WOODSTOCK, Ont. - Toyota's Canadian manufacturing arm announced Wednesday it will invest $80 million to increase production at its Woodstock, Ont. assembly plant, a move it says will create some 400 new jobs.

Toyota Motor Manufacturing Canada Inc. said it will ramp up production of its RAV4 crossover vehicles to 200,000 vehicles at the plant by early 2013, an increase from the current annual capacity of 150,000 vehicles.

The Woodstock facility currently employs about 2,000 workers.

Toyota has faced production problems due to last year's earthquake and tsunami in Japan and massive flooding in Thailand that cut parts supplies and slowed down their global output, even in Canada.

But sales have begun to spring back recently, with Toyota Canada reporting sales rose 31 per cent year-over-year in February with 12,384 Toyota, Lexus and Scion vehicles sold.

"We are optimistic that the market is coming back and we're grateful for the strong sales of the RAV4 in the North American market, which has created this increase in production and jobs," said TMMC chairman Ray Tanguay said.

Ontario has seen traditional Detroit Three carmakers -- GM, Ford and Chrysler -- cut tens of thousands of jobs in the last decade as their parent companies restructured in the United States. But Toyota and Honda have expanded their operations in Ontario, Canada's manufacturing heartland.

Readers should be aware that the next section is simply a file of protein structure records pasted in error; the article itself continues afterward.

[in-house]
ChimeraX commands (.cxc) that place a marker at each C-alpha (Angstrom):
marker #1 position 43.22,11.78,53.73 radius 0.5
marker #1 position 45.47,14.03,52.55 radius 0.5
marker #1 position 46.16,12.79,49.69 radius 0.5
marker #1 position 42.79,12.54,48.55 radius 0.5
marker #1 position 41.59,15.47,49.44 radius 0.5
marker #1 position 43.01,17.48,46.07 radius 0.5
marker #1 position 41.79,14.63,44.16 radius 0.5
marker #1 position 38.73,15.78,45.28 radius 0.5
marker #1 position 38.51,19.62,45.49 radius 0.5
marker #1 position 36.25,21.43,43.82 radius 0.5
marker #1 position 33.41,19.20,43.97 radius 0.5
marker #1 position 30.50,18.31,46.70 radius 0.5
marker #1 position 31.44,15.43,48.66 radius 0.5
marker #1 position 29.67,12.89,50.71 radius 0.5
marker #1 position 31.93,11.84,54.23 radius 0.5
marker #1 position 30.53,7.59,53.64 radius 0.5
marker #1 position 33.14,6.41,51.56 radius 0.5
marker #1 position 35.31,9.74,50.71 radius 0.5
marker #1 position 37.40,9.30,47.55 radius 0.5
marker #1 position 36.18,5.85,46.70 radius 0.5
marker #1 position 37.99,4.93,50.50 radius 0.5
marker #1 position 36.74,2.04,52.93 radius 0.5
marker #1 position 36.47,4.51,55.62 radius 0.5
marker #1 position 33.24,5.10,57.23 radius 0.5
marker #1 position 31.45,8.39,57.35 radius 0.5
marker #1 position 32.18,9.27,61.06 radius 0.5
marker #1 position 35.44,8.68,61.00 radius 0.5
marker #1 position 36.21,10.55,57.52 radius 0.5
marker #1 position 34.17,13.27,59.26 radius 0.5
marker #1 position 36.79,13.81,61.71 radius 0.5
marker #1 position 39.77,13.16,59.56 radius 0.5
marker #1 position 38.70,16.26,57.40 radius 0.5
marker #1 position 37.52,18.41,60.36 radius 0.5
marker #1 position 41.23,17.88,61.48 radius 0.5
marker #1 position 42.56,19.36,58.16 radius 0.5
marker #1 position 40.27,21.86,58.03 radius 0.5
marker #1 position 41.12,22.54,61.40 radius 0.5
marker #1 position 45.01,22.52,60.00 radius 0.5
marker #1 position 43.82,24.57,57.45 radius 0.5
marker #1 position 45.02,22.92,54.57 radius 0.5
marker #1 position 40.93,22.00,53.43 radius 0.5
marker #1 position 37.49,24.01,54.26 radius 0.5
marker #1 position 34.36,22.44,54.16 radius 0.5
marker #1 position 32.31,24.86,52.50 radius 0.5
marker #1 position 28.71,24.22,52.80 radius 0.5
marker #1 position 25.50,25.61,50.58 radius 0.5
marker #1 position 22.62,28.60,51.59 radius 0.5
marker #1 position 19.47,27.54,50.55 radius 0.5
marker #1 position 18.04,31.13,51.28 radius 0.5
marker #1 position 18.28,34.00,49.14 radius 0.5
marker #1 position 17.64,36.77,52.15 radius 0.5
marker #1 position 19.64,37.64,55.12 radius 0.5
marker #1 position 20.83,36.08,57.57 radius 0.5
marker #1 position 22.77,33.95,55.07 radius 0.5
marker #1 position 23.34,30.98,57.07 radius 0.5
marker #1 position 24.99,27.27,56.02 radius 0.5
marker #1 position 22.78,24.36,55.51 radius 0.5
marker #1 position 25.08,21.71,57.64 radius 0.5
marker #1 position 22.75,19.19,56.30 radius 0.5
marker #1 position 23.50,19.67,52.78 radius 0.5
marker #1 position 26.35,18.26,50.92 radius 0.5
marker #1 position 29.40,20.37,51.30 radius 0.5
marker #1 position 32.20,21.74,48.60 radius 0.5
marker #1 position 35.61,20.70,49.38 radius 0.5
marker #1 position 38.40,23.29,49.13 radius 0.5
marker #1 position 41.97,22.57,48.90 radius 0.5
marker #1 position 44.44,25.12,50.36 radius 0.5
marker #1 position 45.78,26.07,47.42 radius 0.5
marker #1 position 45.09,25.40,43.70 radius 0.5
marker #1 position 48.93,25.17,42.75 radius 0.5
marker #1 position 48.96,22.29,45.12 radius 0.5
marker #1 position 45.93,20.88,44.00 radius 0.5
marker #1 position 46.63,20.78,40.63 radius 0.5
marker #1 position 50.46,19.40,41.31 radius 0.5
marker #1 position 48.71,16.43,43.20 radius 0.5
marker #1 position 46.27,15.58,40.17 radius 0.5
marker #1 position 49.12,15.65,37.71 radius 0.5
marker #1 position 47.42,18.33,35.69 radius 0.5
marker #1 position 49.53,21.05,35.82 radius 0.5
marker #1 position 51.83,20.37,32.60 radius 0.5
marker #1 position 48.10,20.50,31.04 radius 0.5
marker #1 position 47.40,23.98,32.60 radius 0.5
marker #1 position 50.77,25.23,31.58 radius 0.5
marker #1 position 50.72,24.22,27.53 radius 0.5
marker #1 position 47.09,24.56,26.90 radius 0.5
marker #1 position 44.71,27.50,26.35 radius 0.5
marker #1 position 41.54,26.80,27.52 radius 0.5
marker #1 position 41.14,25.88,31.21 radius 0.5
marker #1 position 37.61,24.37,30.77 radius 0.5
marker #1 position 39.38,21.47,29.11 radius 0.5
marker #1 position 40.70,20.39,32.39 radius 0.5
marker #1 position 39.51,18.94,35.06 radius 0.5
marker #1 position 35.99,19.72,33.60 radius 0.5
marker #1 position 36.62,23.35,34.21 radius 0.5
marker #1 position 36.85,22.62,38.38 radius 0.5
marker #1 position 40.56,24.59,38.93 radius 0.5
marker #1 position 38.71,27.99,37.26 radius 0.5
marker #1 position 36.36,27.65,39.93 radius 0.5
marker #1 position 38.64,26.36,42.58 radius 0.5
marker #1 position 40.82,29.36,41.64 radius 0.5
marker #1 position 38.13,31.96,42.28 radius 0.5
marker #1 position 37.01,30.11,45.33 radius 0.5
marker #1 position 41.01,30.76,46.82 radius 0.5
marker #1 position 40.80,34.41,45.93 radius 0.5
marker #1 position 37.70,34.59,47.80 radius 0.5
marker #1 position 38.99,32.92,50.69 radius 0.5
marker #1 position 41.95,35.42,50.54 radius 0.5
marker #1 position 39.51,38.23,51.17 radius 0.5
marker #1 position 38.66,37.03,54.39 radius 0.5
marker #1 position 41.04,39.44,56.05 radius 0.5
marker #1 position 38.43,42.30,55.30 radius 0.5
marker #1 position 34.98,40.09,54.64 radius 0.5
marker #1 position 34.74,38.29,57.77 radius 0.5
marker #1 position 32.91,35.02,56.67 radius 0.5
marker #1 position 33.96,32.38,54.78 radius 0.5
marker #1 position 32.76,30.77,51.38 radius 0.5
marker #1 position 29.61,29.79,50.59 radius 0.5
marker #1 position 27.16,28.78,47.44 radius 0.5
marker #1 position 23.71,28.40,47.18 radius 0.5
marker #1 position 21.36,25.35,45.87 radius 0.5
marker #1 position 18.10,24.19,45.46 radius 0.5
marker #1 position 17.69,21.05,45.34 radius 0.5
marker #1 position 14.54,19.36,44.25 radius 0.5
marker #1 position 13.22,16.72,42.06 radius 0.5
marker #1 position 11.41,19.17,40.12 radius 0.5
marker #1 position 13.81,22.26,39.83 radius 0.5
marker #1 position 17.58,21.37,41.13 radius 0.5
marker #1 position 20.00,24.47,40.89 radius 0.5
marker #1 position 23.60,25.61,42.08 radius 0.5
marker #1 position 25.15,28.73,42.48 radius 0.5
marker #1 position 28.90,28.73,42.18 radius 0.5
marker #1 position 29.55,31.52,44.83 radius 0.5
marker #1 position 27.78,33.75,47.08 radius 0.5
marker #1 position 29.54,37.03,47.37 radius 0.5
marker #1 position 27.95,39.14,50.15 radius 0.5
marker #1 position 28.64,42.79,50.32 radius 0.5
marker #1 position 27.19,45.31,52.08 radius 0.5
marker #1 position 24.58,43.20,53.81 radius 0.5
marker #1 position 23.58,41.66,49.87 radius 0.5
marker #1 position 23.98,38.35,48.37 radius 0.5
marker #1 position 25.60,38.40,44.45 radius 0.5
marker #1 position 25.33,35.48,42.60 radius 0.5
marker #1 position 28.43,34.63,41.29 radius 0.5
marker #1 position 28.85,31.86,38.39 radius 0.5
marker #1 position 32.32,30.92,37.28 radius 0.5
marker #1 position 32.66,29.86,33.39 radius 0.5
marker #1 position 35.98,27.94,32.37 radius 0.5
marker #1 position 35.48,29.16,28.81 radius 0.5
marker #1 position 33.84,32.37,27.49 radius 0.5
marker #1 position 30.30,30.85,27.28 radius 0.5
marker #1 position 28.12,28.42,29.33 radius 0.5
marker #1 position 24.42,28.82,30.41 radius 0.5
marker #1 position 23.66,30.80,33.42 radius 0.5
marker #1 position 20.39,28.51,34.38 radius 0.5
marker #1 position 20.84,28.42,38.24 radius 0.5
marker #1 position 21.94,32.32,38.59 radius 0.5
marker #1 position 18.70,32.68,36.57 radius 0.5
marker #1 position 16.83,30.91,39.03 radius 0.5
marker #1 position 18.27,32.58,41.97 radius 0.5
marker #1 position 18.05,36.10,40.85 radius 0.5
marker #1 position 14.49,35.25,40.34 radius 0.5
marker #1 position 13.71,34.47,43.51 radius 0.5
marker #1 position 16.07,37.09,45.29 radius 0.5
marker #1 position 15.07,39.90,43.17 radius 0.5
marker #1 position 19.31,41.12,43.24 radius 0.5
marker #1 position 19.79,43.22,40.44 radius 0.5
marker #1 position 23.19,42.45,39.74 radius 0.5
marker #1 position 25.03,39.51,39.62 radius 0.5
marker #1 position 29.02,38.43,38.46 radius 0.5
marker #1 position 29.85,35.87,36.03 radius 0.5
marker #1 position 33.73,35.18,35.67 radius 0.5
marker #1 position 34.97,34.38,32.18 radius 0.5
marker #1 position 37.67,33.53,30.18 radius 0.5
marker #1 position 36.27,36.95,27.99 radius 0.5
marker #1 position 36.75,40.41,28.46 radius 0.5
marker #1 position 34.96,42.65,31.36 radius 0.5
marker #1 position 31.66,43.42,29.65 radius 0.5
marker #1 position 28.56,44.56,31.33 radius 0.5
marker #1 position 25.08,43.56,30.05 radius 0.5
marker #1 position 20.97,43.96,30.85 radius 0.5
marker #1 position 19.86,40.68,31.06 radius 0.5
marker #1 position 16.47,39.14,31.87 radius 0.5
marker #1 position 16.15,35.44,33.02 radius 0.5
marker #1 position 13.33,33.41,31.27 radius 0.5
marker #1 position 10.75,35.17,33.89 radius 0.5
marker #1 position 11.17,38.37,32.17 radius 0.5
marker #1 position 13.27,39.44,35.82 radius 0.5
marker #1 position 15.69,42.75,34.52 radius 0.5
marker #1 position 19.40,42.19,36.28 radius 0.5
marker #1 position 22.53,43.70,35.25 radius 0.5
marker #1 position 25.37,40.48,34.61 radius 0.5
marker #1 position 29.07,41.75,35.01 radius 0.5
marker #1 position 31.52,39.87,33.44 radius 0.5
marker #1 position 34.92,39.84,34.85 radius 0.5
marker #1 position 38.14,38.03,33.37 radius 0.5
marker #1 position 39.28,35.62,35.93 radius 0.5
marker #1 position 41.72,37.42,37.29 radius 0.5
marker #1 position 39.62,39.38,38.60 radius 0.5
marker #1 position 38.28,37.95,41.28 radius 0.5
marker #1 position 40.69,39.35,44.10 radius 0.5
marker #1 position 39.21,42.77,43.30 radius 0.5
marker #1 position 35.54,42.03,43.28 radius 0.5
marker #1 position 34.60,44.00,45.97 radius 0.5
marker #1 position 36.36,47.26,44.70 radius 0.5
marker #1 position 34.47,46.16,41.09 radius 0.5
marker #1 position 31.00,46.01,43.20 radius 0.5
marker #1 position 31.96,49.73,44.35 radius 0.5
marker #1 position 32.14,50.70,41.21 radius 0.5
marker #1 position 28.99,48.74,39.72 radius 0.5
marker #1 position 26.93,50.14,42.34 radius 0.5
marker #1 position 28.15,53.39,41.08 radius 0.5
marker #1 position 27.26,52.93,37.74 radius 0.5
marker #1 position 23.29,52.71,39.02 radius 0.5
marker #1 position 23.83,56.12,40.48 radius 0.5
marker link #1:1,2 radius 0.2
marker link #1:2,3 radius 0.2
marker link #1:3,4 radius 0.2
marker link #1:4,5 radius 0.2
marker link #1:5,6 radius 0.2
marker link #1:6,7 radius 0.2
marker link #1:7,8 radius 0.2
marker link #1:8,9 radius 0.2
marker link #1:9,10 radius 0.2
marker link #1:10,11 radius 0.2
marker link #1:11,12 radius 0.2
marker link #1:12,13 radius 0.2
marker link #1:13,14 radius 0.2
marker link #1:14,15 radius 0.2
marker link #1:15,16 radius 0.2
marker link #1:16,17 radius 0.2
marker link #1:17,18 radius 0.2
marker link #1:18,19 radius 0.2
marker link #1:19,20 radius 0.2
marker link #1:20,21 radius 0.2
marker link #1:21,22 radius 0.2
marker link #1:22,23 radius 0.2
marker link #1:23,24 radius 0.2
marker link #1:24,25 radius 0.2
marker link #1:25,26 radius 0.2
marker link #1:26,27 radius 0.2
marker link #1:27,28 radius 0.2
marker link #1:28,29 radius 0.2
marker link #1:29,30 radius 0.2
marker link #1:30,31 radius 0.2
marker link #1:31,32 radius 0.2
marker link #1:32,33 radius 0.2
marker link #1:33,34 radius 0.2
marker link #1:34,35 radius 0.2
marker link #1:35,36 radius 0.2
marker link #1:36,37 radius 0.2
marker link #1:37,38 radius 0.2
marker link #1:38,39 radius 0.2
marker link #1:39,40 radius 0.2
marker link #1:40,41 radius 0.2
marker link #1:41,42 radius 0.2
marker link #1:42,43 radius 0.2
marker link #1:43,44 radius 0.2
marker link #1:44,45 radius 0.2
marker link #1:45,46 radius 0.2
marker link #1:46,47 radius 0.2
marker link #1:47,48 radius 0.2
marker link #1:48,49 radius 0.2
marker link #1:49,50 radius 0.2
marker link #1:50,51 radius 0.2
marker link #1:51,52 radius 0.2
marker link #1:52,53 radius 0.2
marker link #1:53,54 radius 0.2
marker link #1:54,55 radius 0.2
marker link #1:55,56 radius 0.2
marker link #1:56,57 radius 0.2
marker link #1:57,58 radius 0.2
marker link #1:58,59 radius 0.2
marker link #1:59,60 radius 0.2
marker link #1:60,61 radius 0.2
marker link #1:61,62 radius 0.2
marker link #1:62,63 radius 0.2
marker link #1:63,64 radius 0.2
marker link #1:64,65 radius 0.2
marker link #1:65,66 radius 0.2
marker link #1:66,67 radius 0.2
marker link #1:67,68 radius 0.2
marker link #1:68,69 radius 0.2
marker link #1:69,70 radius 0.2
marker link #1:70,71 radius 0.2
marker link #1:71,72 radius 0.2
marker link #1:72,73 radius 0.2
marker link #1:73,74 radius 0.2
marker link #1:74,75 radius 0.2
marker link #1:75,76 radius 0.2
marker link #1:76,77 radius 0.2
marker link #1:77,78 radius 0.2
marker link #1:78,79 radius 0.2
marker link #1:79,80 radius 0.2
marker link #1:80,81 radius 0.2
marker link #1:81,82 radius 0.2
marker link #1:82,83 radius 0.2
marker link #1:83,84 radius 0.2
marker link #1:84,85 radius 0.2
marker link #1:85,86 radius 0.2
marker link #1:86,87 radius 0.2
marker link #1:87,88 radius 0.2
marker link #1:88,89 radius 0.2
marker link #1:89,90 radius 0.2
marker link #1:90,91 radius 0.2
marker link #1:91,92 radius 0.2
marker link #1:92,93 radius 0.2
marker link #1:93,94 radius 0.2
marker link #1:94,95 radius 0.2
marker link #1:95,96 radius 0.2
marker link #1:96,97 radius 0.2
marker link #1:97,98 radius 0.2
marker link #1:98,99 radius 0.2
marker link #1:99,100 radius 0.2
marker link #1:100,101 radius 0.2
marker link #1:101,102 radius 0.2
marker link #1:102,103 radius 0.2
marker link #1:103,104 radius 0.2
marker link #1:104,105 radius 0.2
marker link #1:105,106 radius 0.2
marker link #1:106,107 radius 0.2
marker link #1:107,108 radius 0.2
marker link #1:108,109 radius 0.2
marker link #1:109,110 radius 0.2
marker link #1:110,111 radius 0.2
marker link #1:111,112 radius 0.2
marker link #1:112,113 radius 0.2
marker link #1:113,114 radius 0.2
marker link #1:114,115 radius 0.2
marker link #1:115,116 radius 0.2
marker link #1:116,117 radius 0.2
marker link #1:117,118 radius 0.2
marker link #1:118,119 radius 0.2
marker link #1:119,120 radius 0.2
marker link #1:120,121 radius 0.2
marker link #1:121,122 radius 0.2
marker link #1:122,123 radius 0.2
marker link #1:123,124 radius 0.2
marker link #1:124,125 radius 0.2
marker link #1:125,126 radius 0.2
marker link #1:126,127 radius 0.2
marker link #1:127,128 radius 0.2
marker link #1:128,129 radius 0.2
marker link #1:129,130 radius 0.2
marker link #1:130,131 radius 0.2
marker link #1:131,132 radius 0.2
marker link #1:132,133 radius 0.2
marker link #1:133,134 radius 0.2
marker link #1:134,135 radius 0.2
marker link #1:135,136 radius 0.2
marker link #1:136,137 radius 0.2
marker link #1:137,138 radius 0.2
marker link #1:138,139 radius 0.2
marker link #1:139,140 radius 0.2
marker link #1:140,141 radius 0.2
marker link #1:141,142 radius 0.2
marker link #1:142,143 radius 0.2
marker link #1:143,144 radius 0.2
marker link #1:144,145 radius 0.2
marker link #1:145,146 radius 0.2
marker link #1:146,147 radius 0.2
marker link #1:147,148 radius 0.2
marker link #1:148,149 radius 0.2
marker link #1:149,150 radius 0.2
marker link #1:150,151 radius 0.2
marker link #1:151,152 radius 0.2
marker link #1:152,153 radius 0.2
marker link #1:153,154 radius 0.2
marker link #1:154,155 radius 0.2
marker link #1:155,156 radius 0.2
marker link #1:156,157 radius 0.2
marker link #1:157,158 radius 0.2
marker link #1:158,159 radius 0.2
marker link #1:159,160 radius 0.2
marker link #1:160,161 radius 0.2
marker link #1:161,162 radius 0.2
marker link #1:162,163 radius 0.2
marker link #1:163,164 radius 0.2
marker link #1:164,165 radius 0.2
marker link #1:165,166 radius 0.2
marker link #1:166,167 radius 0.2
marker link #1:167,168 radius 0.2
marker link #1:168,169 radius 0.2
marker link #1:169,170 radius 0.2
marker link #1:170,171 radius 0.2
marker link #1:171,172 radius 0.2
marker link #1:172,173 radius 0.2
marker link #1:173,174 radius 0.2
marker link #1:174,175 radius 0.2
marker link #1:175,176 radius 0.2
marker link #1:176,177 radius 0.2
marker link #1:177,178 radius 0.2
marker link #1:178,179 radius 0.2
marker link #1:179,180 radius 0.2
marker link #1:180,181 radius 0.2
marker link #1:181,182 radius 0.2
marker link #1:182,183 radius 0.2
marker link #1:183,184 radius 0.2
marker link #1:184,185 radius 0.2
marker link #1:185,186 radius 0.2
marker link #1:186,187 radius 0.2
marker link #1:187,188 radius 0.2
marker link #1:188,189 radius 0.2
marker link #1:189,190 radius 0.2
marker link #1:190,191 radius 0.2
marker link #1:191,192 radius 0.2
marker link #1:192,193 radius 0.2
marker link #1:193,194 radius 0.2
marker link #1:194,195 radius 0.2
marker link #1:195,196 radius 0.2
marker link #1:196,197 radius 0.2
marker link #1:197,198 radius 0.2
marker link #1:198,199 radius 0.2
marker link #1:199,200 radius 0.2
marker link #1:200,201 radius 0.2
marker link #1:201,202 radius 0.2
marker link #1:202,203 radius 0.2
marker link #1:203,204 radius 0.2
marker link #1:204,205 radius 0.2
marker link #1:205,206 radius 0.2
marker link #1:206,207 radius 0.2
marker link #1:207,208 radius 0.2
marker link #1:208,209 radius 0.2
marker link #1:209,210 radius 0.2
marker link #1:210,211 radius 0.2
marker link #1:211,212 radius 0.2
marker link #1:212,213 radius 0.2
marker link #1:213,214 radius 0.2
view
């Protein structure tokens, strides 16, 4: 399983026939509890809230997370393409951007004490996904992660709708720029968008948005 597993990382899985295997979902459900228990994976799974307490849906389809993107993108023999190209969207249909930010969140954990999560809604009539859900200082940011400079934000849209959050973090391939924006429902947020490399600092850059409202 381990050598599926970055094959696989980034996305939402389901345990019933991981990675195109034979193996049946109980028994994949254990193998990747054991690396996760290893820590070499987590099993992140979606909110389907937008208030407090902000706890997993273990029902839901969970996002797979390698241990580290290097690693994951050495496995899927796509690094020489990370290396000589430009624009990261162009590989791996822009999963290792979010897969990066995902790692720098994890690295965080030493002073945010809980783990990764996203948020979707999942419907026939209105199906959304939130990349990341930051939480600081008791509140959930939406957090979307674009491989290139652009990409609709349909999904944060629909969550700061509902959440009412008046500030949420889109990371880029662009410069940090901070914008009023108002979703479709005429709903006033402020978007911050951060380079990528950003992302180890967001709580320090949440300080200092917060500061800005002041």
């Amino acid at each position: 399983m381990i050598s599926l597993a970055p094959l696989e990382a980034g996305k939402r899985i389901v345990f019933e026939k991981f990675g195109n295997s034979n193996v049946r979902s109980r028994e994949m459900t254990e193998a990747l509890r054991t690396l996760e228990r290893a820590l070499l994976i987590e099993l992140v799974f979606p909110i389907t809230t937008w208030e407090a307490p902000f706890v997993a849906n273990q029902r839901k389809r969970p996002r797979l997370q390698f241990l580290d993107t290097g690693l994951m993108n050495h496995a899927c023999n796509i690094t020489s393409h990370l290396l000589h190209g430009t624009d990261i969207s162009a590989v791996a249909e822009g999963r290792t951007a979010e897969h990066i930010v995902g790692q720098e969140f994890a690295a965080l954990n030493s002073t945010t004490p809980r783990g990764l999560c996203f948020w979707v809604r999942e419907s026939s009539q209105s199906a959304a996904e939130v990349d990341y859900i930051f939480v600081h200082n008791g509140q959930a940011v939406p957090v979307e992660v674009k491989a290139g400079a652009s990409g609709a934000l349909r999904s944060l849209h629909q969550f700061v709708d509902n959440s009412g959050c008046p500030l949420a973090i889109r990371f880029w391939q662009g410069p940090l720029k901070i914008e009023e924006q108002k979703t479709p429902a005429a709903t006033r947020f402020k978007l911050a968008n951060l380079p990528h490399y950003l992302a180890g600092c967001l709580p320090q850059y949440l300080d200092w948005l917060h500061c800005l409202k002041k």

The company has already announced plans the first Toyota electric vehicle to be built in North America, the RAV4 EV, would be made in Woodstock beginning this year.

Canada's Minister of Industry Christian Paradis lauded the company, saying the move will help to strengthen Canada's automotive industry.

"Our government welcomes the news of increased production at Toyota's Woodstock plant, and congratulates the company on the success of the RAV 4," he said in a statement.

"Together, Toyota's Canadian plants represent one of the company's largest, most successful manufacturing operations in the world, leading to jobs and growth in those communities and for Canadians."

Ontario's Minister of Economic Development and Innovation Brad Duguid said the investment will result in more jobs for Ontario auto workers.

"This is great news for the auto industry in Ontario and shows the strength and diversity of the sector in the province. This expansion demonstrates that Ontario made the right decision by supporting the development of Toyota's manufacturing presence here in Ontario."

Toyota began its Canadian operations in 1986 in the southwestern Ontario city of Cambridge.

It currently employs about 6,500 Canadians at two plants in Cambridge and one in Woodstock, where the Toyota Corolla, Toyota Matrix, Toyota RAV4, and the Lexus RX 350 vehicles are manufactured.